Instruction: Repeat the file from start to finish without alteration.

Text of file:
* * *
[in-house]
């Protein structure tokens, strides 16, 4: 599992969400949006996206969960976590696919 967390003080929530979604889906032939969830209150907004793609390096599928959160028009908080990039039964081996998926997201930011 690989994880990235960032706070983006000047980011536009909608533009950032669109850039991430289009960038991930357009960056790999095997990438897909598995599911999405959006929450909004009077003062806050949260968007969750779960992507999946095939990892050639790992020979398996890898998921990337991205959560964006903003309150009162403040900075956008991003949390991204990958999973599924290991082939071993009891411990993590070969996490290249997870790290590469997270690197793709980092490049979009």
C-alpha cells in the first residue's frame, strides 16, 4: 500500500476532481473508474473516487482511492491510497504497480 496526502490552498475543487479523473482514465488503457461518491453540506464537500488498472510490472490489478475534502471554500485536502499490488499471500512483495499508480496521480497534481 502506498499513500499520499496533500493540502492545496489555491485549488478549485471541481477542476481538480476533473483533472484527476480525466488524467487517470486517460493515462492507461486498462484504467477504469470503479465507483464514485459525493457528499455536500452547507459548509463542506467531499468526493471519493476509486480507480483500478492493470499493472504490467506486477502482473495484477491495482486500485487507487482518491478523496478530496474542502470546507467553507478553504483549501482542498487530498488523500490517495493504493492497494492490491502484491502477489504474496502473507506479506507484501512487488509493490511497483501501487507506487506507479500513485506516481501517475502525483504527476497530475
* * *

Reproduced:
[in-house]
């Protein structure tokens, strides 16, 4: 599992969400949006996206969960976590696919 967390003080929530979604889906032939969830209150907004793609390096599928959160028009908080990039039964081996998926997201930011 690989994880990235960032706070983006000047980011536009909608533009950032669109850039991430289009960038991930357009960056790999095997990438897909598995599911999405959006929450909004009077003062806050949260968007969750779960992507999946095939990892050639790992020979398996890898998921990337991205959560964006903003309150009162403040900075956008991003949390991204990958999973599924290991082939071993009891411990993590070969996490290249997870790290590469997270690197793709980092490049979009």
C-alpha cells in the first residue's frame, strides 16, 4: 500500500476532481473508474473516487482511492491510497504497480 496526502490552498475543487479523473482514465488503457461518491453540506464537500488498472510490472490489478475534502471554500485536502499490488499471500512483495499508480496521480497534481 502506498499513500499520499496533500493540502492545496489555491485549488478549485471541481477542476481538480476533473483533472484527476480525466488524467487517470486517460493515462492507461486498462484504467477504469470503479465507483464514485459525493457528499455536500452547507459548509463542506467531499468526493471519493476509486480507480483500478492493470499493472504490467506486477502482473495484477491495482486500485487507487482518491478523496478530496474542502470546507467553507478553504483549501482542498487530498488523500490517495493504493492497494492490491502484491502477489504474496502473507506479506507484501512487488509493490511497483501501487507506487506507479500513485506516481501517475502525483504527476497530475